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The Debate Over A Corporate Compliance Defense

I have been reluctant to join the debate over a corporate compliance defense to FCPA violations.  I would like to count Tom Fox, Mike Koehler and Howard Sklar among my friends.  I also have a lot of respect for them.  They each have weighed in on the issue of a corporate compliance defense to an FCPA violation. 

At the risk of stirring the pot, I thought I would add my perspective to the issue.  At the heart of the debate, in my view, is one question – how do you maximize corporate anti-corruption compliance?   

Enforcement has had a dramatic impact on compliance.  No one can question the impact of the Justice Department and SEC’s aggressive enforcement program.  More companies have improved their compliance programs – adopting enhanced compliance procedures, increasing training, devoting more resources to due diligence, and implementing state-of-the-art assessment tools.

Is there another tool to increase corporate compliance beyond what has already occurred in response to enforcement?  This is where Tom Fox, Mike Koehler and Howard Sklar diverge.  Tom Fox and Howard Sklar contend that a defense is not needed to increase compliance – an aggressive enforcement program gives companies plenty of reasons to improve compliance.  

Mike Koehler argues for a corporate compliance defense, suggesting that corporations will increase compliance if they know that they can assert such a defense to an FCPA charge.  Mike has a very good point – so long as a corporation can be held criminally liable under the doctrine of respondeat superior for the conduct of a single employee, notwithstanding the company’s overall compliance efforts, a compliance defense will give company’s an incentive to increase compliance programs.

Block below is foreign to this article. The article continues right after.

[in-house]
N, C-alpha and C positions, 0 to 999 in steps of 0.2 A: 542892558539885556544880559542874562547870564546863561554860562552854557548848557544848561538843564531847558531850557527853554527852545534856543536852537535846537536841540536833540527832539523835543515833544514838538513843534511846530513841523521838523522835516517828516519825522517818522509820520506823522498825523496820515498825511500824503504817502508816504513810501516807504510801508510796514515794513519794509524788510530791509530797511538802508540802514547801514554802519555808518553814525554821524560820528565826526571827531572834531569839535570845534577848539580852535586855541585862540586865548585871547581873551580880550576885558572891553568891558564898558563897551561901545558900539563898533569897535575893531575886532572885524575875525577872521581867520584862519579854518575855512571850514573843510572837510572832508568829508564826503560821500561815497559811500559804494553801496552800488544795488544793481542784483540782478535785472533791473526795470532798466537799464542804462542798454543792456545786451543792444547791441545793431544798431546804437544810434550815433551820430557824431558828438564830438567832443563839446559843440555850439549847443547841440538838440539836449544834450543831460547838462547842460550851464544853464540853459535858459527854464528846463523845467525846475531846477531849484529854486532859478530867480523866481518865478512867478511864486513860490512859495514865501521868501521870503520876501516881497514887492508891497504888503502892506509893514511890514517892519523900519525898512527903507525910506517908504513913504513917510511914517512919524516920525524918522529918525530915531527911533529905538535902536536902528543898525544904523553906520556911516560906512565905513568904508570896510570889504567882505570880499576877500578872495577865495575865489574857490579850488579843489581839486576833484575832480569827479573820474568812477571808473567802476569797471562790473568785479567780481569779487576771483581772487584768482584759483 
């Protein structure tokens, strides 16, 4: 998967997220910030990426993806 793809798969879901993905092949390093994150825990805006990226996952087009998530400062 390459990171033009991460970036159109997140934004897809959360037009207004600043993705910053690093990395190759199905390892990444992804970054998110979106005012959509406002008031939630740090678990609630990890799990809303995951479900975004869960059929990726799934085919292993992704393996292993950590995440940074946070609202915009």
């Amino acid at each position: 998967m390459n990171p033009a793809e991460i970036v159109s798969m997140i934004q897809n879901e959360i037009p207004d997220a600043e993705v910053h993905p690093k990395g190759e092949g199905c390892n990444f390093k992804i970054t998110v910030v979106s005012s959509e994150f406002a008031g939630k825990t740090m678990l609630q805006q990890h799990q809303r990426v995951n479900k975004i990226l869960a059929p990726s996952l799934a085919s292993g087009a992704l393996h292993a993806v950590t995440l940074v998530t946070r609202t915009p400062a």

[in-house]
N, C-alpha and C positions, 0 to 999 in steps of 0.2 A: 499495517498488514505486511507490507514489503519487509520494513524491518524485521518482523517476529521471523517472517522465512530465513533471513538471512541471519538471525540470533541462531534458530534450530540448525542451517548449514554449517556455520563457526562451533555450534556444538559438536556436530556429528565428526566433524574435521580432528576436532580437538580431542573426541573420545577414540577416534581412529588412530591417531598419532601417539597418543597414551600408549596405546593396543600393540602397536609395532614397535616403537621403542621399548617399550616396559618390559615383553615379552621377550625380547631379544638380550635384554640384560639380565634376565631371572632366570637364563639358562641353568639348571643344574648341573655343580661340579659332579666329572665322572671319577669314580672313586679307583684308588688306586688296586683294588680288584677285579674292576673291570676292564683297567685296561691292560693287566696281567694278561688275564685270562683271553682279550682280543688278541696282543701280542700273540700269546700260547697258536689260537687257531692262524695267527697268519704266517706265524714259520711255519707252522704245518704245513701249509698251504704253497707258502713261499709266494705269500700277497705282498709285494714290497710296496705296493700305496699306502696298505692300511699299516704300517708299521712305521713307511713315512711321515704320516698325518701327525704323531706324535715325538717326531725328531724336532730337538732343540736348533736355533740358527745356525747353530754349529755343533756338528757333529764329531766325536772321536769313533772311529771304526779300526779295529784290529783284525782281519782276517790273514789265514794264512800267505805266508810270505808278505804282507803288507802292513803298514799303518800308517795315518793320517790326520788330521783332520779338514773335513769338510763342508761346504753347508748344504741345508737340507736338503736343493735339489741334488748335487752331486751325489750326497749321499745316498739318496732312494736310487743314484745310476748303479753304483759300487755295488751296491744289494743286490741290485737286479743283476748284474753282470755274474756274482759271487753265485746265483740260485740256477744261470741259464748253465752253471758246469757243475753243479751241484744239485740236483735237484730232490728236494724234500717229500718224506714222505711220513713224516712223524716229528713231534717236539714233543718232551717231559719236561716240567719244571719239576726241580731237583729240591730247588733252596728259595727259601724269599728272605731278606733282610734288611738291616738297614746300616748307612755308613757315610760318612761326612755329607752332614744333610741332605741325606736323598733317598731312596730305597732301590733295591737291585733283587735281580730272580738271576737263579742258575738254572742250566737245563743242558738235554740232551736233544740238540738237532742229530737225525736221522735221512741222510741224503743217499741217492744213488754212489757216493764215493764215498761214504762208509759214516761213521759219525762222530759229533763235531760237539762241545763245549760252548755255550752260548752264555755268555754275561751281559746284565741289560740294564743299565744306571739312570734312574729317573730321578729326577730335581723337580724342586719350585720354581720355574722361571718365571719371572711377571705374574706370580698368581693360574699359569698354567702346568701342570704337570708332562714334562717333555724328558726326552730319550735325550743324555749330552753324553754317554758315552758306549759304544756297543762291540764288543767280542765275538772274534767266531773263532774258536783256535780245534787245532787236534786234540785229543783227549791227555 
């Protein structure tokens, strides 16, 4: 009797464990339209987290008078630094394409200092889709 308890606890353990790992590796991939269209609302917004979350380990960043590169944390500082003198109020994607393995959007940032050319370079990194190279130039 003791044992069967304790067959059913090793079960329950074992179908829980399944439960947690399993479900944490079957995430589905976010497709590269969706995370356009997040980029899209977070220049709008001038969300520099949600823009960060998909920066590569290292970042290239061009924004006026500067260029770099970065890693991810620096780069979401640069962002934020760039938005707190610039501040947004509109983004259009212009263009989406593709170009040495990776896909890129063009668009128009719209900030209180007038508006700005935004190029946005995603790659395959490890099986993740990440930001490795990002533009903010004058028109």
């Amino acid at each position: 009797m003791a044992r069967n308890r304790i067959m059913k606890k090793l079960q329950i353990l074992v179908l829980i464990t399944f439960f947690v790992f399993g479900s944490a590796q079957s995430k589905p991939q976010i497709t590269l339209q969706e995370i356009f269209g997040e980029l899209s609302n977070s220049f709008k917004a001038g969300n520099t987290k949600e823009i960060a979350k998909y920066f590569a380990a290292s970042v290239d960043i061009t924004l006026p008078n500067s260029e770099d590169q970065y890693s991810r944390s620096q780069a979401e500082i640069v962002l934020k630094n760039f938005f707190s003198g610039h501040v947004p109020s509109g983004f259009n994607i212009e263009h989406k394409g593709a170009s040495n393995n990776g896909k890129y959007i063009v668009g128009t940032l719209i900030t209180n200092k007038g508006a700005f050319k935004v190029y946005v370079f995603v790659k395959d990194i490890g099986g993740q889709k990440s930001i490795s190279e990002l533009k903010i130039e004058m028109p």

Mark Mendelsohn, the former head of the Justice Department’s FCPA section, argues that companies will not increase compliance if they can claim the defense.  Specifically, he claims that companies cannot afford to be indicted and go to trial at which they would assert the corporate compliance defense.  In other words, there is no marginal benefit to companies because they can never afford to be indicted and then raise the defense.  But this argument ignores the practical impact of the defense – it gives companies additional leverage in negotiations with the Justice Department and the SEC in resolving FCPA violations.  As a result, companies will have an incentive to increase compliance as insurance against an enforcement action.

My friend and mentor, Judge Stanley Sporkin, the (Grand)Father of the FCPA, goes one step further, arguing for an “inoculation” procedure for companies.  Specifically, Judge Sporkin contends that compliance will increase if you offer companies immunity for a defined period (say 3 years) and require them to disclose any violations and implement remediation measures in response to any compliance deficiencies. In other words, companies have a specified time in which to get their houses in order, disclose the violations to the government, and then get a clean bill of health.  After the immunity period expires, companies would be subject to enforcement, just like today.  In Judge Sporkin’s model, he claims that companies would have even greater incentive to comply than a corporate compliance defense.

It is hard to predict exactly how companies will respond if a compliance defense is created. It is also hard to decide what additional incentives, if any, are needed to increase compliance.  Tom Fox and Howard Sklar would say none.  Mike Koehler and Judge Sporkin would say more incentives are needed.

Reasonable people can disagree.  Even smart ones like Tom Fox, Howard Sklar, Mike Koehler and Judge Sporkin.

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3 Responses

  1. Howard says:


    Interesting viewpoint. I agree it’s an area where reasonable people can disagree.

    My only question: from when would the 3-year immunity period start? Would we just suspend all FCPA enforcement for three years? Would we not be at risk for decreased compliance spend? Maybe I’m just too cynical: I think companies would spend zero for as long as they could, then say their current program is sufficient. All the money would be spent on audits to find existing issues rather than trying to control for new ones.

    Wow: that did come out cynical. But still too true.

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